The Vacuum of Thought

Have not been writing much new poetry, but have been enjoying some revision work and also reading a lot:

Nothing Right, Antonya Nelson
Don't Cry, Mary Gaitskill
Collected Stories, Amy Hemphill
Chapters from an Autobiography, Samuel M. Steward
Sight Map, Brian Teare
National Anthem, Kevin Prufer

National Anthem is a book I wish I'd written. It's strange and satirical and sincere and has odd recurring tropes--snow, parachutes--and is altogether very smart.

I wasn't loving the Teare book...until I got about four or five poems in and then WHAM! Teare does what he does best, using form inventively to surpass all my poetic expectations. It was just a smart first section. I haven't gone further than that yet, biding my time...I'm happy because he's coming to Fall for the Book in VA in September, so hopefully I'll get him to sign that and his other book.

You all know I love Mary Gaitskill like nobody's business. "He had the face of a greyhound." Brilliant. Don't Cry is awesome. I think I enjoyed Veronica more, but it was so great to be in her work again.


In Defense of Irritants

If you haven't heard yet, Perez Hilton got punched in the face.

The story is long and tawdry, but the summary is that will.i.am allegedly asked Hilton to stop poking fun at Black Eyed Peas on his blog, Hilton allegedly called him a "f-----," and then will.i.am's bodyguard allegedly gave him the bruise in this photo. In front of a lot of people.

There's a thoughtful discussion of the fallout that I agree with. Perez Hilton is crude, childish, incorrigible, and unrelenting. Yes. These are all true things you can say about him. His blog is pure, unadulterated ridiculousness, shaming celebrities for innocuous (or even shameful) behavior, sometimes making fun of people he just doesn't like.

And I say, Well, so what?

If anything, this alleged incident hasn't really demonstrated that a large number of Americans would like to see him punched in the face. It's demonstrated that Hilton has power. It might be dubious cultural power, but it is power serious enough to spur a bestselling recording artist to ask for some critical leniency. I might note this is the same band in which Fergie routinely pees her pants on stage, but that's really neither here nor there.

Hilton is a kind of antihero for the gay community. Although we don't all identify with him or the way he very publicly behaves, he's one of the few people speaking up publicly about gay civil rights issues. He put Miss California on the spot on Prop 8 and started the chain reaction that ultimately led to the reversal of her state title. And, although it was ill-advised, perhaps his use of the gay slur "f-word" has revealed something else: that some men still consider being called the "f-word"--even by a childish, crude imp like Hilton--worthy of physical violence.

If you've seen the video, you know the conversation is brief, and that the punch comes immediately following Hilton's beeped-out use of the f-word. And it's not like the paunchy, pink-haired Hilton was so much of a physical threat that the punch was made the preempt other violence.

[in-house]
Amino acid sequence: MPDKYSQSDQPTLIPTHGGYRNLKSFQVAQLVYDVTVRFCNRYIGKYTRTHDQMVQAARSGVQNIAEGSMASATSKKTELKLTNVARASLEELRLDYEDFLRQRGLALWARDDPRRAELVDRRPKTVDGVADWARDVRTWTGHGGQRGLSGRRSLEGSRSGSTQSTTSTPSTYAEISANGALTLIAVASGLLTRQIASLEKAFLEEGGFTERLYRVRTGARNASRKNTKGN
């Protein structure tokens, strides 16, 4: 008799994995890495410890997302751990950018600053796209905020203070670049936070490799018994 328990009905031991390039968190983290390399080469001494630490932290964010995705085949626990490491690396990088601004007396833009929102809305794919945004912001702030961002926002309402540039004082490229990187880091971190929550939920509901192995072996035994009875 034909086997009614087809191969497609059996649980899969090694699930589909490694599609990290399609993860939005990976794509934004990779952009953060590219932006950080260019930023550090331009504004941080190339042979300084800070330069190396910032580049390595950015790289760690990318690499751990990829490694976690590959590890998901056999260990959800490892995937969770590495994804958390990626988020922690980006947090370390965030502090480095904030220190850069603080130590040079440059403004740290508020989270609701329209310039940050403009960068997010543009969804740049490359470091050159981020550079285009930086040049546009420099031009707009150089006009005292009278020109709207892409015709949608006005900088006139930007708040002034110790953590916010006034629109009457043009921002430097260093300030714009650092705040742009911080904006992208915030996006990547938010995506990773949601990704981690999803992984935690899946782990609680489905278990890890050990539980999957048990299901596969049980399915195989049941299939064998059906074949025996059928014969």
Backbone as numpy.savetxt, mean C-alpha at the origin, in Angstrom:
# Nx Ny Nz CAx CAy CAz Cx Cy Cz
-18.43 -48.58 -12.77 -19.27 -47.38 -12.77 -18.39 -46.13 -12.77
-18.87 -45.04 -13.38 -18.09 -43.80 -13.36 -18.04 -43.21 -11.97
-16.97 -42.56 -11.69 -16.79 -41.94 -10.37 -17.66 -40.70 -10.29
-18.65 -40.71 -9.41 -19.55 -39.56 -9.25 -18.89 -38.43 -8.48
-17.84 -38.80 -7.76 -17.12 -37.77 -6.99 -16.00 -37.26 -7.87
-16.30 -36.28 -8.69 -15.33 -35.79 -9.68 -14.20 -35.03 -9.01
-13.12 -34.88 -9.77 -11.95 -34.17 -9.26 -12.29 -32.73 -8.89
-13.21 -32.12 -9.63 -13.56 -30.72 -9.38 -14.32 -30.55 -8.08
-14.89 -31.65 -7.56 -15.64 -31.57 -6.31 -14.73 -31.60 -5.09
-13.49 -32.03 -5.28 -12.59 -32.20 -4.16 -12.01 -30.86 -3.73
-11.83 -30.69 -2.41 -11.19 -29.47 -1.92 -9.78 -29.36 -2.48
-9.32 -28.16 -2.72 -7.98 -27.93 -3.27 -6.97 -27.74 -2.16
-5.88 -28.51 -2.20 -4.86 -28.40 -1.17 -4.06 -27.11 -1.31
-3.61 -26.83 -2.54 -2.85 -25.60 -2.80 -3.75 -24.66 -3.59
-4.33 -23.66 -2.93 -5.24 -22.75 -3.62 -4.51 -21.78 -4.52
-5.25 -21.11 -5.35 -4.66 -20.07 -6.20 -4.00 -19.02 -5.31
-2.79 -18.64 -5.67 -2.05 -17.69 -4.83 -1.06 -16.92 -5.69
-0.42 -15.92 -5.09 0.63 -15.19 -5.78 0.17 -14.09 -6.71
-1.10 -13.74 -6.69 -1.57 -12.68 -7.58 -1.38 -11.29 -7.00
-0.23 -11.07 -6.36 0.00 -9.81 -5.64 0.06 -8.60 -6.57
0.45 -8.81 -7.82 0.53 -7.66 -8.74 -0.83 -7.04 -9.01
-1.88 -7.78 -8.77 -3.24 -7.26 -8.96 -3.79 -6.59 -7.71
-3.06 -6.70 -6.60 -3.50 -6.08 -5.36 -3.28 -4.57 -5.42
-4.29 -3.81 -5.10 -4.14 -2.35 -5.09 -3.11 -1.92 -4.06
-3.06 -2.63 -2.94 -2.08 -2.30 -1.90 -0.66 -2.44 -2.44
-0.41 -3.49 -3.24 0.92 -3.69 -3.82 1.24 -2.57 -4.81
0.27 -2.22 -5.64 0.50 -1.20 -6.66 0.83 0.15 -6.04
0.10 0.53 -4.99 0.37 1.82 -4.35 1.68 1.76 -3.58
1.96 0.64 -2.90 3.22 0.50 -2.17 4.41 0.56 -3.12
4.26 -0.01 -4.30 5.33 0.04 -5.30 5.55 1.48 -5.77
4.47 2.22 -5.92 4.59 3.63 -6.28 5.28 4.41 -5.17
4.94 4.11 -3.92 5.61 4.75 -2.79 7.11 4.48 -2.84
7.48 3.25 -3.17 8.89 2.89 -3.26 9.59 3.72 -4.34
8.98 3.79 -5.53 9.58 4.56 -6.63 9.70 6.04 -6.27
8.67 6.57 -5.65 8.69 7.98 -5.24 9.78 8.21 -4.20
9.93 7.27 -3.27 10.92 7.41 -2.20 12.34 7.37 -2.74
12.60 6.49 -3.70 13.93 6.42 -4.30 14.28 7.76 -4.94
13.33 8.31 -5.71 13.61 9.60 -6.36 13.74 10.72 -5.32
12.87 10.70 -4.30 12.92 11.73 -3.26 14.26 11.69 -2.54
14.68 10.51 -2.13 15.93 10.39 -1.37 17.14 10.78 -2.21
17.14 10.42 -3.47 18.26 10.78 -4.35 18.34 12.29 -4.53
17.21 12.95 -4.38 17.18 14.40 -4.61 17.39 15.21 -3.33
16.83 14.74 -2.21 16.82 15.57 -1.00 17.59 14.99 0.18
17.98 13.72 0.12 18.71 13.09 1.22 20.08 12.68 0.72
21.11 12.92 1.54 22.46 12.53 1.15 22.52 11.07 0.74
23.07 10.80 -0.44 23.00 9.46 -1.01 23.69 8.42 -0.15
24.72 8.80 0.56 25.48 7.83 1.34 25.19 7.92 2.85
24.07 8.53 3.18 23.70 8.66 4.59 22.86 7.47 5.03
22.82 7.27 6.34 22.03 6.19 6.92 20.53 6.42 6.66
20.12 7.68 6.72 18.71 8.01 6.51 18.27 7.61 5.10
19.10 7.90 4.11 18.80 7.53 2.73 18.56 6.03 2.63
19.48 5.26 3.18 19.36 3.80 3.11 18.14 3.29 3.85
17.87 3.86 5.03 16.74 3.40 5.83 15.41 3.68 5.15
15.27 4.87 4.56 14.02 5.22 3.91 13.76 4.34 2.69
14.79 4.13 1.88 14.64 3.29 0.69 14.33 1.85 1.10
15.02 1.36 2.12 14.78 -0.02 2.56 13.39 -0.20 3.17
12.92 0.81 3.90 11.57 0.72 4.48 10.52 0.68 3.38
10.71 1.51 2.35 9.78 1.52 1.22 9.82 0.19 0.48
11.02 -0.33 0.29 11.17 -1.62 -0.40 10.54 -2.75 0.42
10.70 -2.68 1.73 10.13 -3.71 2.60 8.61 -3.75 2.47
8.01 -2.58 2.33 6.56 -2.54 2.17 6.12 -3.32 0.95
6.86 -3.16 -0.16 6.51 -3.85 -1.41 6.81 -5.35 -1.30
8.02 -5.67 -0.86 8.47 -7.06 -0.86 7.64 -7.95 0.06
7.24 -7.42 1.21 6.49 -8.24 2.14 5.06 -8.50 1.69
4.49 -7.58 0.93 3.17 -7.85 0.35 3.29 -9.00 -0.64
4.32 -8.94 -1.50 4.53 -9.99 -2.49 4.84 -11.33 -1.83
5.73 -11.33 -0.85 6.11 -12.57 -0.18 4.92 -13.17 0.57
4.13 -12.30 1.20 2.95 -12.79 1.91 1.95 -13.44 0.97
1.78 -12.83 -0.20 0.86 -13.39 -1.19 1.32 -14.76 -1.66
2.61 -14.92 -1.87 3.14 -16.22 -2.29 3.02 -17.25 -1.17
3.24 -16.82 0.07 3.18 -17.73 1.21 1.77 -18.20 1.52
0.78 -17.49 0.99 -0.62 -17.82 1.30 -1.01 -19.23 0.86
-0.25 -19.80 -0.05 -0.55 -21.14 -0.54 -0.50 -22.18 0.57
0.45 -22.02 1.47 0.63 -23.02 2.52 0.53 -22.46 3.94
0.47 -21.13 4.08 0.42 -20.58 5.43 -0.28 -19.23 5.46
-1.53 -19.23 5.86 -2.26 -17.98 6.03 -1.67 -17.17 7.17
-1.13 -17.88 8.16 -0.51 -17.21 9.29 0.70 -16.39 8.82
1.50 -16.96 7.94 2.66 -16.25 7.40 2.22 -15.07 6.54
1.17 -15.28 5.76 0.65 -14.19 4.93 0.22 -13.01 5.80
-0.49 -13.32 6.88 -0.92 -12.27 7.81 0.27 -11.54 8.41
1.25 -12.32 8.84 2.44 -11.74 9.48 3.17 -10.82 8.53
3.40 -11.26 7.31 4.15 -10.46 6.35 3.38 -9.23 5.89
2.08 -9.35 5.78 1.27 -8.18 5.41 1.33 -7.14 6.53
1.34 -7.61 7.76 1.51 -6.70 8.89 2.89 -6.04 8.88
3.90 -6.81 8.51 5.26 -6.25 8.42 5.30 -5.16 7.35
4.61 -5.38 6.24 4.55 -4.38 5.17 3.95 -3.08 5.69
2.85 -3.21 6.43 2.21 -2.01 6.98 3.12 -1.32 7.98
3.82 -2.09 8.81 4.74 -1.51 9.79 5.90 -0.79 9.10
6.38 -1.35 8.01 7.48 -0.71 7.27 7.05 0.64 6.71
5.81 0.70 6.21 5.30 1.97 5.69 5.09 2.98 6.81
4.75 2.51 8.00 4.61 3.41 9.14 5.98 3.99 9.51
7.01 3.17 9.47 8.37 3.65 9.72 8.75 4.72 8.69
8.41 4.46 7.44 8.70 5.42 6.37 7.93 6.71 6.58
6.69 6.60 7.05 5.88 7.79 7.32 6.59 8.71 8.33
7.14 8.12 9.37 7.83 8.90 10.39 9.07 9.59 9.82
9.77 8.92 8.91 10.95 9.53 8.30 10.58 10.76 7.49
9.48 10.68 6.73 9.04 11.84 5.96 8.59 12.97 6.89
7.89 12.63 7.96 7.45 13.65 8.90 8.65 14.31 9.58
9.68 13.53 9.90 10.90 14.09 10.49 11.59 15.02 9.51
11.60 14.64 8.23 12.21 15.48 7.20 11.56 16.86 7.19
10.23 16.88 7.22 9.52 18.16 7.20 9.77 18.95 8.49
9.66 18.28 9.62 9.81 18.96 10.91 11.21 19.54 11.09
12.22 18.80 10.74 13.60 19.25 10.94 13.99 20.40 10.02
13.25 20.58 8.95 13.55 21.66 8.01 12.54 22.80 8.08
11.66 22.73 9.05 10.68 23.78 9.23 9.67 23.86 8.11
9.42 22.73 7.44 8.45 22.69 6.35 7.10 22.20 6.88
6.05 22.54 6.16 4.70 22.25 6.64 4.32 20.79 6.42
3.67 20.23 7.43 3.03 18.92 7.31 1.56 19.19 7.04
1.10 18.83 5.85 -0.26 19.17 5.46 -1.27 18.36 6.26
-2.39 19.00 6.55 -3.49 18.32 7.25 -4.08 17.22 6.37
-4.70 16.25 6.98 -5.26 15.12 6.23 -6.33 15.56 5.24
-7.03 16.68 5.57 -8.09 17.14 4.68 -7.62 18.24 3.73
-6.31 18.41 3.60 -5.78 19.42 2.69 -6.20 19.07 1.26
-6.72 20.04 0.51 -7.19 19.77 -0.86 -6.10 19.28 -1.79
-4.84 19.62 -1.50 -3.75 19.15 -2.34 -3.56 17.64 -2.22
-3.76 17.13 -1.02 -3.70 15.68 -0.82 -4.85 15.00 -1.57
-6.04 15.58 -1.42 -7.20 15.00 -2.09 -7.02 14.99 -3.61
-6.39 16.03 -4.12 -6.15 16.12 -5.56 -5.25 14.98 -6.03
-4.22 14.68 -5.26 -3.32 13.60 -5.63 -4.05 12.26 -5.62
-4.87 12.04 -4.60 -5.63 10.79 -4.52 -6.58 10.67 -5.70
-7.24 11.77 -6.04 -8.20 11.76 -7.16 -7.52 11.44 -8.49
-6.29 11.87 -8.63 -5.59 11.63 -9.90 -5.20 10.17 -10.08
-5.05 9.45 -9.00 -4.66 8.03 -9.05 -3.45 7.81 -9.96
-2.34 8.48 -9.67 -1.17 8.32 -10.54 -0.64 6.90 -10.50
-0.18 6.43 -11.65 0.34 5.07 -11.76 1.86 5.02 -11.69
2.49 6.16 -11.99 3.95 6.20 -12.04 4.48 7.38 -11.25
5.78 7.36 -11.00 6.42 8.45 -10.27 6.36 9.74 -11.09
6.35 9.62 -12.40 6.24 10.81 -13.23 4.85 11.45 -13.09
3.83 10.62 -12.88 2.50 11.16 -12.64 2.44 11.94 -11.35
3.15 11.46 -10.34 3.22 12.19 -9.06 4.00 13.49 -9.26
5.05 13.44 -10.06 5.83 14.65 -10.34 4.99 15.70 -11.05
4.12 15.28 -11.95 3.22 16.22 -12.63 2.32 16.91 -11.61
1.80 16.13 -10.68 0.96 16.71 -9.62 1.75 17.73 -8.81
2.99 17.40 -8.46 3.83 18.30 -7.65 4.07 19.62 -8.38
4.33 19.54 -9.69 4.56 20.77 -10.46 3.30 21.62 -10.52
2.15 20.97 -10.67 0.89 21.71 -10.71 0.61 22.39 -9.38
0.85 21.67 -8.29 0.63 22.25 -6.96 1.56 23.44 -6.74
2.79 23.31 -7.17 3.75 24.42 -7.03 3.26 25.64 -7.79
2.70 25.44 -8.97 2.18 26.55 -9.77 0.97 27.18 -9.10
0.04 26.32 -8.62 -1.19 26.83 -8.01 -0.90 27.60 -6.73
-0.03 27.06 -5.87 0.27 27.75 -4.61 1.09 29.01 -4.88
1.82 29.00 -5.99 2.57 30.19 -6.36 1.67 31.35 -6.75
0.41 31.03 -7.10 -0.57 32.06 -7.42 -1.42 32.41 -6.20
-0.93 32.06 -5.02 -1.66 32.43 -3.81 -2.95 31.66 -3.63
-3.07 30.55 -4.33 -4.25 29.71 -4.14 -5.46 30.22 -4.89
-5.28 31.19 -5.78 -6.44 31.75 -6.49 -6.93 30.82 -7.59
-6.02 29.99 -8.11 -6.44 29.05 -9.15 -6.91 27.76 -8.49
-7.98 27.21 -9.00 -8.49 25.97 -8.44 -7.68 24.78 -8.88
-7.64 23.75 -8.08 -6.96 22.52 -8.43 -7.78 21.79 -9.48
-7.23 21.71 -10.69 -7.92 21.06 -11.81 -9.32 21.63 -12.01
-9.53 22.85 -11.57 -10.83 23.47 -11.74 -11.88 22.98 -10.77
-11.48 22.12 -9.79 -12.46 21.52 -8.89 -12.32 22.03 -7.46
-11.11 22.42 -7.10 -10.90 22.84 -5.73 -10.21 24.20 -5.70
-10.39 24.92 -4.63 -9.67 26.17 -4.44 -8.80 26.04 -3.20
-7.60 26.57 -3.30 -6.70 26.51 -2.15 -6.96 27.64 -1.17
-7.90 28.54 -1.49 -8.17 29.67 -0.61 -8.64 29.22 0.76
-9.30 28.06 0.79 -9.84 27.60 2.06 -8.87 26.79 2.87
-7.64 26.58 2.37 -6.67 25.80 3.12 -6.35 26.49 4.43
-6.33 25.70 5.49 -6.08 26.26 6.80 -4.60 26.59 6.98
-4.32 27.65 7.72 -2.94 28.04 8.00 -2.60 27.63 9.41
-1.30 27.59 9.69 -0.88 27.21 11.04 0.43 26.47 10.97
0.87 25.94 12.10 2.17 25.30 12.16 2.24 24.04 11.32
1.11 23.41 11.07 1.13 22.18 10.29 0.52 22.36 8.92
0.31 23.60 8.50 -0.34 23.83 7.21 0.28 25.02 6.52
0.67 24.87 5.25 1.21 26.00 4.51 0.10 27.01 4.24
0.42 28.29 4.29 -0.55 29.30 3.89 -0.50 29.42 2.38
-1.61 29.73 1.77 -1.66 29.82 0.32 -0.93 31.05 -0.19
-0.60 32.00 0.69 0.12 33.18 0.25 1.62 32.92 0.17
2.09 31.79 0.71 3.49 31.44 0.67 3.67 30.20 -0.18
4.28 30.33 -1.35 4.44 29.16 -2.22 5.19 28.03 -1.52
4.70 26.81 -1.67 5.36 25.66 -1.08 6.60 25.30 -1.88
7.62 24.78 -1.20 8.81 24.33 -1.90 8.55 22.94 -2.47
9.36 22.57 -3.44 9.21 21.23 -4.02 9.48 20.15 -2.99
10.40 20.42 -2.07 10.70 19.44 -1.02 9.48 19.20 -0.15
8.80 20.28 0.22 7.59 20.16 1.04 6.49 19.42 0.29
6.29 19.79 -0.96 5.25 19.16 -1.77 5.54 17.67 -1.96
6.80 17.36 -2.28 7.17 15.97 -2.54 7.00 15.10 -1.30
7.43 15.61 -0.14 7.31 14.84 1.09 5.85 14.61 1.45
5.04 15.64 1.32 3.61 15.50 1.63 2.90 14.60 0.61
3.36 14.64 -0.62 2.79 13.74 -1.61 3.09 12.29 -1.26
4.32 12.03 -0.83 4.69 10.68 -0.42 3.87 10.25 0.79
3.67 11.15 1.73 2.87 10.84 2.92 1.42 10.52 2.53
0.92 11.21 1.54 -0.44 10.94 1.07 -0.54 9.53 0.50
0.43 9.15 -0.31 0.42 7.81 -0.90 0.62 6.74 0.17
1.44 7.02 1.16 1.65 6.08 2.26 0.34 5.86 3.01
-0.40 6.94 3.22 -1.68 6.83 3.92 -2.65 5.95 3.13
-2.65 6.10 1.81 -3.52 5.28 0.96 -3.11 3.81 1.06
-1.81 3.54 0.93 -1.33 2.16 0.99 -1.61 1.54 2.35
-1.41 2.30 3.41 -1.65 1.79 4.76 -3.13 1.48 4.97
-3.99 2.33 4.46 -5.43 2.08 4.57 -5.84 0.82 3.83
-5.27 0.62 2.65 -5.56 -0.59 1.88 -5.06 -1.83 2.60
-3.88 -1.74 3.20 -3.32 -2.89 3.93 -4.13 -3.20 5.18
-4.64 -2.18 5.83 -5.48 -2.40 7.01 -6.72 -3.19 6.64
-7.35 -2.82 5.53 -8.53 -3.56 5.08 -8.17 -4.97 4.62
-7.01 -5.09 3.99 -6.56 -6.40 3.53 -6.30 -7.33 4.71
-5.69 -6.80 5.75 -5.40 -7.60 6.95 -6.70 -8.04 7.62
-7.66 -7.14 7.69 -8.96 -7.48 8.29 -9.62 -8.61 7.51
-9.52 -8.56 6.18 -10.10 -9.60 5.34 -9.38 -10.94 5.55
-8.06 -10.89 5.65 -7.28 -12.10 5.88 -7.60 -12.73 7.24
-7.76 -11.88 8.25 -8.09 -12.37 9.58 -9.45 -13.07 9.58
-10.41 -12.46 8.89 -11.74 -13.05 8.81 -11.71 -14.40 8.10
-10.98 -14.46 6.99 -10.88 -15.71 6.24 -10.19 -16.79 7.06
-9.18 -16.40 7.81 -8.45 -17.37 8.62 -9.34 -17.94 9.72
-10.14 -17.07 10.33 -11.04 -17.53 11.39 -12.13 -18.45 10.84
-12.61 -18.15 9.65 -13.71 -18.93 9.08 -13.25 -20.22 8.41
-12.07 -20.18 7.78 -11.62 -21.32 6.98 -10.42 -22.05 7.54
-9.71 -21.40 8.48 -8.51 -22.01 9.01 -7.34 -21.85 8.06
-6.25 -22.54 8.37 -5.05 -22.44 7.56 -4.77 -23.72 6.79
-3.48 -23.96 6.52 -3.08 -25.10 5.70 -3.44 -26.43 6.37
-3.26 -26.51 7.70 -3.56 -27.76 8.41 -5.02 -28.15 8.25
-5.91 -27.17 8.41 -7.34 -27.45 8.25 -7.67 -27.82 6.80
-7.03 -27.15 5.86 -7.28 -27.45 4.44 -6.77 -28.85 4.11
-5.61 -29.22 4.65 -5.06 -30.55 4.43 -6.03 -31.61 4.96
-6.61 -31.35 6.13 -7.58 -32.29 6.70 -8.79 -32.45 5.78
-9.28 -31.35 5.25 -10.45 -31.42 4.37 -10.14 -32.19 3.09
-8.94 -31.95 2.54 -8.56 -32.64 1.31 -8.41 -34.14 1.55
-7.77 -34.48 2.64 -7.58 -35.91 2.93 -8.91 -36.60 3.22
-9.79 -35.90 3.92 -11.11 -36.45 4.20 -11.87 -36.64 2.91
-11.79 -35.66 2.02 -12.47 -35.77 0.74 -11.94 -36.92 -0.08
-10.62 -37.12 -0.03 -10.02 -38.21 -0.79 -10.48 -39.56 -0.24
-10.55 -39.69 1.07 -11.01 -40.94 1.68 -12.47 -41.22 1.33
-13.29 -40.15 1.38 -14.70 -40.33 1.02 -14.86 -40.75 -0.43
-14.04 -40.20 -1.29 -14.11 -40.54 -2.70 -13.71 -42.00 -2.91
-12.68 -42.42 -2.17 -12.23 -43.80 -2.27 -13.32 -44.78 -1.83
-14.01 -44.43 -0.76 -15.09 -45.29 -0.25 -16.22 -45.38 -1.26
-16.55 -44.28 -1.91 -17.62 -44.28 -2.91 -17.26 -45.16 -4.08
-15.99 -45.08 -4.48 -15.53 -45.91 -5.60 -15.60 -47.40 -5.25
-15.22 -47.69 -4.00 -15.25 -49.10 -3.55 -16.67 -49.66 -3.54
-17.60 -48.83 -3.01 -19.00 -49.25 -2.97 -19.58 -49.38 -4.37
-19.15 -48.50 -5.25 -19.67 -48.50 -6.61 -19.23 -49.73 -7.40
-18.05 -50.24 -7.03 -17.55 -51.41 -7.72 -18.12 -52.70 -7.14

If you read the link above, there's an interesting discussion of how quickly we can determine whether or not someone "deserved" the violence they received. It was an argument used against Matthew Shepard, that his advances toward the two killers created "gay panic." Don't even get me started on "gay panic." It's only a slight evolutionary step up from "Dan White ate too many twinkies and, in the sugar rush, killed Harvey Milk."

Was this anti-gay violence?


Back from the Edge of Civilization

I haven't been blogging much...because I went to Alaska!

I climbed a mountain! (Mostly without complaint, even.)

I saw beautiful glacial streams!

I sailed high above a gorge in a rickety little metal basket on a rope! (This is my friend Graham, so picture me there, except completely pale and shaking.)

There were bald eagles! I also saw two moose, about 9 sea otters, and the inside of a bar called the Salty Dawg that I wasn't quite sure I was going to make it out of alive.

I stayed in a condo on the beach by real live volcanoes!

I ate fish on purpose! (And liked it, miraculously enough.)

I also wrote and wrote and wrote, and went to the Kachemak Bay Writers Conference, where I saw Peggy Shumaker and took amazing classes with Antonya Nelson. It was a great, great week.

And I think your vacation is just the right amount of time when you're ready to go home, and I was.

Next week: Beau moves to DC!


Tagline Brainstorm

Twitter: Because everything you think is genius.

Twitter: Chat for the schizophrenic. RT @myself Chat for the schizophrenic!

Twitter: Impulse control? So 20th Century.

Twitter: Need more quilt inside your sexy warm typewriter?

Twitter: Sucking your life away one Tweet at a time.

Twitter: If the President does it, it isn't a crime!

Twitter: Like a foreign language for parents.

Twitter: 140 characters never felt so good.

Twitter: Confusing you with odd typso!

Twitter: And then what happened? And then what happened?

Twitter: Keeping track of when you're not home.

Twitter: Broadcasting your really annoying personality traits since 2008.

Twitter: Keeping Ashton Kutcher from making more films!

Twitter: Shortening your attention span for--OOH! SHINY!

Twitter: Talk is cheap. Twitter's free!

Twitter: Not just for twits and nitwits! (But mostly.)


Upcoming DC Events

come hear poets
artomatic solo stage
june 17, 19, 26

three big readings at dc’s
all-free, all action, artomatic,
by artists, for everyone
get the latest here:

wednesday, june 17, 7-8:30 pm
Richard Peabody (Gargoyle, Last of the Red Hot Magnetos)
Maria Padhila (Capitol Cougar blog)
Dallas Corsair (Z-Spot)

friday, june 19, 9-10:30 pm
Rose Solari (Orpheus in the Park)